6. Project 641 Foxtrot Class Submarine Mikro Mir 1:350 To replace the first post-war oceanic submarines of Project 611 in the late 1950s in the CDB-18, a new project, designated 641. The chief designer of the project was S. Egorov, then this post he held from 1958 Z. Deribin with 1974 N. Kormilitsin. Project 641 was intended for the same tasks as the project 611: fighting for further communication, minelaying, reconnaissance, anti-submarine action. Compared with the previous project 611 project 641 boats had more autonomy and cruising range, greater depth of immersion, improved weapons and improved living conditions of the crew. The project was considered successful. It was built 75 ships, including 17 for export to the Polish Navy, India, Libya and Cuba. Four boats of the project (B-4, B-36, B-59 and B-130) participated in Operation "Kama" (attempt to break Cuba is in a state of blockade) during the Cuban missile crisis. In 1997, the division of Soviet Black Sea Fleet between Russia and Ukraine Boat Project 641 B-435 was transferred to Ukraine and was named U01 «Zaporizhzhia". The boat was built in Leningrad Novoadmiralteyskom factory. Launched on May 29, 1970. The structure of the Soviet Navy came under the designation B-435 January 20, 1971 and in February 1971 included in the Northern Fleet of the Soviet Navy. Over 20 years of service with the Soviet Navy has made 14 long hikes. Submarine repeatedly patrolled in the Atlantic Ocean, the Mediterranean Sea and the Barents Sea, has been involved in large-scale exercises of the Soviet Navy, attended a friendly visit to Cuba, Morocco, Syria. As of March 2014 was in the U01 ranks, being the only Ukrainian submarine and the only ship of the project 641 are still in service. In 2014, while blocking Russian troops Ukrainian Navy submarine crew offered eight times to the side of Russia, but the proposals were rejected by the sailors. On March 11th entrepreneurs of “Zaporizhzhia" supported the crew, by sending a minivan of food. On March 21st, Russian troops seized the submarine with use of an assault boat. On March 22nd the seized boat, with Russian sailors on board, moved independently to the South Bay of Sevastopol. Currently, the boat is still in occupied Russia Sevastopol. The Model Another very welcome release from Mikro-Mir, especially to all those interested in these boats. The kit comes in a fairly sturdy cardboard box with a photograph of one of the submarine sailing on the surface. Inside the kit is tightly packaged inside a poly bag complete with etch, decals and a simple instruction sheet. As with the other kits, the grey styrene is quite soft, but the details are very finely done. The sprue gates on the hull sections whilst strategically placed where the etched deck is attached, they are also on the joint faces, which will require a bit more careful clean-up. The etched parts are very nicely done with the deck sections looking particularly good. As with most submarine kits construction is very simple. Once cleaned up the two hull halves are joined together and topped off with the four etched deck sections, onto which further etched parts are added along with a styrene pipe. The tower halves are then joined together, sandwiching the periscope and aerial deck. This is then glued into position and fitted out with the two periscopes, two radar poles and two aerial poles. Around the tower etched handrails are attached and will require careful handling after. There are two escape hatches and the upper sonar dome fitted to the deck. Moving aft the sternplanes are attached along with the three propellers and rudder. Forward, the bowplanes are fitted, as is the anchor. Decals The small decal sheet provides quite a lot of markings for the submarine. There are depth marks for the bow, amidships and stern plus markings for the island which include the option of identification numbers for five different boats, all with the same colour scheme. The various shields and names are also included. The decals are mostly very small, but well printed, although there does appear to be a slight register problem with some markings. Conclusion Although the Foxtrot class is quite numerous there aren’t too many kits available, so it’s nice to have a new injection moulded kit released. With some judicious painting and weathering you will have a very nice model at the end of the build. Very highly recommended Review sample courtesy of
  7. Whiskey III Class Submarine Mikro Mir 1:350 During the late 1940s, the Central Design Bureau #18, (now the Rubin Central Design Bureau for Marine Engineering), produced the technical documentation for the Project 613 medium submarine (NATO designation Whiskey). It embodied the advanced world experience of underwater shipbuilding accumulated during WWII. Its diving depth reached 200 m, and the full submerged speed was 13.1 knots. Its armament comprised 12 torpedoes or 24 mines. The submarines were fitted with the most modern electronic equipment of that time. In the 1950s, they were built at a record peacetime rate of 215 units at four plants simultaneously. Some 20 submarines were built in the People's Republic of China by Soviet technical documentation with the completing equipment supplied by the USSR. To adapt the technical documentation of the Project 613 submarine to technological potentials of particular shipbuilding enterprises and to develop modernization projects for this class of submarines, Special Design Bureau #112 was set up in the city of Gorky (now Nizhni Novgorod) and rather quickly turned into an independent design enterprise. It was later renamed Central Design Bureau #112, then the Sudoproekt Special Design Bureau, and, finally, the Lazurit Central Design Bureau. Project 613 submarines became "draft horses" of the Soviet underwater fleet: they operated not only in coastal seas, but also in the Worlds Oceans. Ambitious German plans to build Walter-designed ocean-going submarines, such as the 1,600-ton Type XVIII, were thwarted by the unsuccessful course of the war; The Type XVIII was modified into the highly successful Type XXI "electro-boat," in which larger batteries provided a submerged speed of 17 knots, which could be maintained for 90 minutes. That innovation, and the adoption of the snorkel, yielded a potent combination that strongly influenced the post-war design of conventionally-powered submarines on both sides of the Iron Curtain. During the five years following the end of World War II, Soviet exploitation of the Type XXI lagged significantly behind American fears. US intelligence initially foresaw in 1946 a force of 300 Soviet Type XXI equivalents by 1950. But it was not until 1949 that the first postwar Soviet submarine designs -- the Whiskey and the Zulu -- put to sea. While the Zulu was a true Type XXI, the Whiskey was a smaller, less capable, shorter range boat, designed more with an eye toward coastal defence and European littoral operations. It was not until the mid-1950s that Whiskeys were even given snorkels. Early post-war construction focused on small submarines, the vast majority of which were Whiskey-class boats. Between 1949 and 1958 a total of 236 Whiskeys were commissioned. A shore targeting station would direct these vessels in their defence of the sea approaches to the Soviet Union. The larger Zulu-class and smaller Quebec-class submarines augmented the Whiskey-class. The thirty-two Zulu-class submarines operated further out at sea and coordinated with shore-based aircraft to provide targeting information to the shore centres. The approximately thirty Quebec-class submarines operated in the coastal waters. The Model As with many of MikroMirs releases, I believe this is the only kit of a Whiskey class submarine on the market. As such, it is a very welcome release to all those interested in these boats. The kit comes in a fairly sturdy cardboard box with a photograph of one of the class surfacing. Inside the kit is tightly packaged inside a poly bag complete with etch, decals and a simple instruction sheet. The grey styrene is quite soft, but the details are very finely done. The sprue gates on the hull sections are strategically placed where the etched deck is attached, thus ensuring any clean-up marks will not be seen, except for the extreme bow and stern points. Construction is very simple and begins with the gluing of the two hull sections together, attaching the etch deck, followed by the etch hatches, one on the foredeck and two on the stern deck section. There is one part which looks like it is attached under one of the stern hatches, but the instructions really aren’t very clear exactly how it fits. With majority of the hull done, the island is then assembled. The two halves are glued together and the “snorkel”, which is attached to the lower rear deck, needs to be carefully removed and attached to the rear upper section. The multitude of periscopes and sensor poles are then fitted along with an etched DF aerial before the whole assembly is attached to the main deck. The stern planes, rudder and propeller shaft fairings are then fitted along with the PE propellers, whilst up foreward the bow planes and etched anchor, with separate shank, are fitted. To complete the model the etched railings and safety line supports are attached and can be rigged using the modellers preferred medium. Decals The small decal sheet provides quite a lot of markings for the submarine, mostly for the individual hatches and openings, but also for the escape/access hatches which are provided as two parts to improve the opacity of the white sections. There are also depth marks for the bow, amidships and stern plus markings for the island which include the option of identification numbers for seven different boats. There are two colour schemes to which the ID markings accompany; one is Ocean grey over red antifouling, whilst the other is black over red. There are several national markings which will require some research to find out where they go, as they are not marked on the painting guide. Conclusion It is great to have the opportunity to build a Whiskey class and Mikro Mir are to be commended for producing these older, but no less important submarines. The build is quite simple, so would make a good starting kit for anyone wishing to build up a collection. Highly recommended. Review sample courtesy of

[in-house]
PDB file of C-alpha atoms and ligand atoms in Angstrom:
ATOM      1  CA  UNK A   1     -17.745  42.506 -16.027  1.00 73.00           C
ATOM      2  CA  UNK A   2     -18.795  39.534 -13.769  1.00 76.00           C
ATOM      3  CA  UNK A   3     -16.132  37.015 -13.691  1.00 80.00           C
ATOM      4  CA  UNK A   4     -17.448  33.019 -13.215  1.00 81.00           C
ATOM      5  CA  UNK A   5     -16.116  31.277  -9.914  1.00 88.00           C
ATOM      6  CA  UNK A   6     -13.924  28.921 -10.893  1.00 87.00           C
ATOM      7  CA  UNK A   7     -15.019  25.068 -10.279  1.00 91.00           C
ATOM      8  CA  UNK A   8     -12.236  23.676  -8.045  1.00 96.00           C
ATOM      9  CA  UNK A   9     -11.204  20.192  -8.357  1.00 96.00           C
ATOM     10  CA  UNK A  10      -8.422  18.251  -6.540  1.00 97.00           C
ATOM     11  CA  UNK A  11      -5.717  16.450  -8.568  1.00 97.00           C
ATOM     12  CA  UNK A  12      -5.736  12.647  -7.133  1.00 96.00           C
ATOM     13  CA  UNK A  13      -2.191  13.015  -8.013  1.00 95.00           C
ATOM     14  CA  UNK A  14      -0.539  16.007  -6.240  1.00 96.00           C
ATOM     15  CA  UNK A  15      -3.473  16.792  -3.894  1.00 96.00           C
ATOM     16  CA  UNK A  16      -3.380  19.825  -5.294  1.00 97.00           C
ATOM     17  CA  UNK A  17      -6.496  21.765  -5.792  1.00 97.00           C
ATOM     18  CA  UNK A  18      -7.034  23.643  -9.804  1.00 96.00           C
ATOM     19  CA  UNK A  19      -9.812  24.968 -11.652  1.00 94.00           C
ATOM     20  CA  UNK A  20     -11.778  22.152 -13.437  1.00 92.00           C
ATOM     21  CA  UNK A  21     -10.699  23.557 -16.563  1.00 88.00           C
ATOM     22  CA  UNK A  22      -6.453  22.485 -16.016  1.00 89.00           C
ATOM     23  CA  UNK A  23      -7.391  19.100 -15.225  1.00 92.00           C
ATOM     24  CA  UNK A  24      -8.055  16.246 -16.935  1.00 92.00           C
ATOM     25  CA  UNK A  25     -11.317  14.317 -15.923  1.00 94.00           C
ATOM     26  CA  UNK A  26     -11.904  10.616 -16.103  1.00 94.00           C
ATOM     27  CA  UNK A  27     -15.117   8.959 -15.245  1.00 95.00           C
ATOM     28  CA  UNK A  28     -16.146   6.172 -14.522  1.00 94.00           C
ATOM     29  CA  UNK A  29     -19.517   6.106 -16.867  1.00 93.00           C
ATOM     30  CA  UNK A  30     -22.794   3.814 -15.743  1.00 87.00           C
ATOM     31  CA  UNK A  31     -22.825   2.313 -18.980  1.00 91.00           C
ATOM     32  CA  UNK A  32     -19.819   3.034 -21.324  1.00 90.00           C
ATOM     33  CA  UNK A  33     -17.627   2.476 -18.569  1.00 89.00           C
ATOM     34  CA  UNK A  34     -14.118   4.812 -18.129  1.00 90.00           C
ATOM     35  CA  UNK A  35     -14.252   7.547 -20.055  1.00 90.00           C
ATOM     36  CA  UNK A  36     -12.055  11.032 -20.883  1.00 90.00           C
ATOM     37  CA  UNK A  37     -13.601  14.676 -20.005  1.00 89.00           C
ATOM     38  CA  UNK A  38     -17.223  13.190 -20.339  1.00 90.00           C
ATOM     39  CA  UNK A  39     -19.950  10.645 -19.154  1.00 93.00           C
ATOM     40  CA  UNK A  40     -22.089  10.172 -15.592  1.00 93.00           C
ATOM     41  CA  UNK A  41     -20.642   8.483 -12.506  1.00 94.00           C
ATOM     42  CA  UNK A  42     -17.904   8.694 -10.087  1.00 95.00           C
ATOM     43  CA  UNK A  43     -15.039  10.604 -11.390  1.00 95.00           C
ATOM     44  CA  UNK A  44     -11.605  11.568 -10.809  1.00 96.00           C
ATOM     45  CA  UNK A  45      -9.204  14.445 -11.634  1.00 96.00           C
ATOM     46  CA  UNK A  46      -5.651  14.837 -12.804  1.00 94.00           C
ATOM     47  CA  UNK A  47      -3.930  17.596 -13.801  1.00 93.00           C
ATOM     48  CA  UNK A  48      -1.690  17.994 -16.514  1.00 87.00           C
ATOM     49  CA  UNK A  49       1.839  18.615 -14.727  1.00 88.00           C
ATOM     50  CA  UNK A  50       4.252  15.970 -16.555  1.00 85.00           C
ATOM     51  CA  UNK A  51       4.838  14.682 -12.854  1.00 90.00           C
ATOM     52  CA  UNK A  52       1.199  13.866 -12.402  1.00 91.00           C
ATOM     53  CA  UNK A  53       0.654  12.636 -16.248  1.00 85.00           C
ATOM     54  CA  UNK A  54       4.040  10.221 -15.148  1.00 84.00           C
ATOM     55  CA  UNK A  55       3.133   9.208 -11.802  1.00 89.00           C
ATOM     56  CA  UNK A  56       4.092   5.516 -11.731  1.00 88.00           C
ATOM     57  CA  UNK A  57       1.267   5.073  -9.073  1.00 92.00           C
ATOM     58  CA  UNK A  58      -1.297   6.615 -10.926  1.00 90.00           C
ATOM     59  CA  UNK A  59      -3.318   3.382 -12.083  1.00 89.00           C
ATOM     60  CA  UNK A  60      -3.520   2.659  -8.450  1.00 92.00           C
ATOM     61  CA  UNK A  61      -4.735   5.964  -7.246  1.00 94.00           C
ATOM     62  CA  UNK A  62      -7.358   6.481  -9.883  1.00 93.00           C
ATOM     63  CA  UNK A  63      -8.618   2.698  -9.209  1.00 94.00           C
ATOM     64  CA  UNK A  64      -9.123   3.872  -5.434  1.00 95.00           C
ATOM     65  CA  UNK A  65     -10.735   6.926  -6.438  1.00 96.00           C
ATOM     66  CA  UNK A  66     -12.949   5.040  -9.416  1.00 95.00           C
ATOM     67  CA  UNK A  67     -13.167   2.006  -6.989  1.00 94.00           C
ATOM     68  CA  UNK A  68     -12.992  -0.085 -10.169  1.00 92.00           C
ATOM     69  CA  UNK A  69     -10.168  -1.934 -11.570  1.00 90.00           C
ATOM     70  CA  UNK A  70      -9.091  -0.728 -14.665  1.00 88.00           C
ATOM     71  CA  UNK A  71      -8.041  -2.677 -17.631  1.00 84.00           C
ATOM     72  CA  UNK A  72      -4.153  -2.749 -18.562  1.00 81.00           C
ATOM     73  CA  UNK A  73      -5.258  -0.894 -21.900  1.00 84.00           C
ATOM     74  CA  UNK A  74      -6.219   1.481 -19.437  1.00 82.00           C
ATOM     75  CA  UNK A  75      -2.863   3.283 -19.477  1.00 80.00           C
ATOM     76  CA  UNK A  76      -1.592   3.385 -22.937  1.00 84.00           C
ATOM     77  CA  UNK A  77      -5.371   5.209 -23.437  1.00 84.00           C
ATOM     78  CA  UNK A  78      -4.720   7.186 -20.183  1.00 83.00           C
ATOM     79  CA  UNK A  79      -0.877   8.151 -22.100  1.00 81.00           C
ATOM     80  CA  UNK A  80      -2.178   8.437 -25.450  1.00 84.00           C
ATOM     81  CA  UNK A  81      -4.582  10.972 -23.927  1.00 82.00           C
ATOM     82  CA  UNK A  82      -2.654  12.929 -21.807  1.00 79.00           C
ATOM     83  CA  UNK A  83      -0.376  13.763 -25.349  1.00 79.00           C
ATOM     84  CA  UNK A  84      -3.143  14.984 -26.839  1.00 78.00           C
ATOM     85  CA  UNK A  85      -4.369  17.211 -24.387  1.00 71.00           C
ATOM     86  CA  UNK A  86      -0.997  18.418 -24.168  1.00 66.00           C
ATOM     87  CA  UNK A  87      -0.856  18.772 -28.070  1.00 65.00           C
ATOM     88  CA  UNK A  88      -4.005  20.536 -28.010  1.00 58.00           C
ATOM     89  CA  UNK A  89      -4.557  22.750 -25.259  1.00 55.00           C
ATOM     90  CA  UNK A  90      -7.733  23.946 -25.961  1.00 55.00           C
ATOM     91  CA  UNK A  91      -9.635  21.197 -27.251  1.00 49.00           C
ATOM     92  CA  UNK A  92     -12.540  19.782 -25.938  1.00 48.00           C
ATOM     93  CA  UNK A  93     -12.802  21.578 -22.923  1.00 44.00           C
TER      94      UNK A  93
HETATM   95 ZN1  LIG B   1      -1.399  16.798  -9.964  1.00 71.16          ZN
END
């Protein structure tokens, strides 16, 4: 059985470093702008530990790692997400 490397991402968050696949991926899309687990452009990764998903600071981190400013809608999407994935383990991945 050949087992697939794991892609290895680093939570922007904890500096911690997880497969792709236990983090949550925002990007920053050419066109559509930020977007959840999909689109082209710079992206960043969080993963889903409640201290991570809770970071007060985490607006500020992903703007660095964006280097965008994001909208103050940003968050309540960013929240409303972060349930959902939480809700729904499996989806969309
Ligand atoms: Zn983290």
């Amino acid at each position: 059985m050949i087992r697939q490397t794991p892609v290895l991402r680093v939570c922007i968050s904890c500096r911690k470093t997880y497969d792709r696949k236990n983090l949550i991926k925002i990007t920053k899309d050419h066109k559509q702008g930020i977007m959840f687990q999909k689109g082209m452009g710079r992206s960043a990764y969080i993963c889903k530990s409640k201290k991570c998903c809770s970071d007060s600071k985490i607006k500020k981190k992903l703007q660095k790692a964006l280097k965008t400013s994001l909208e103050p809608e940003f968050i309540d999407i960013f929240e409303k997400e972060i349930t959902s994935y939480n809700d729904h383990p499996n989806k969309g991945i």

8. Here they are, the new tool MikroMir's (http://www.mikro-mir.com/avia-1-48.html) 1/48th Lavoshkin La-9 "Fritz" & La-11 "Fang" - ref. 48-005 & 48-006. Source: http://scalemodels.ru/news/7662-novinki-MikroMir-1-48-la-9-la-11.html La-9 http://www.mikro-mir.com/51-la-9-sovetskij-porshnevoj-istrebitel.html ---------------------------------------------------------------------------------------------- La-11 http://www.mikro-mir.com/52-la-11-sovetskij-porshnevoj-istrebitel.html V.P.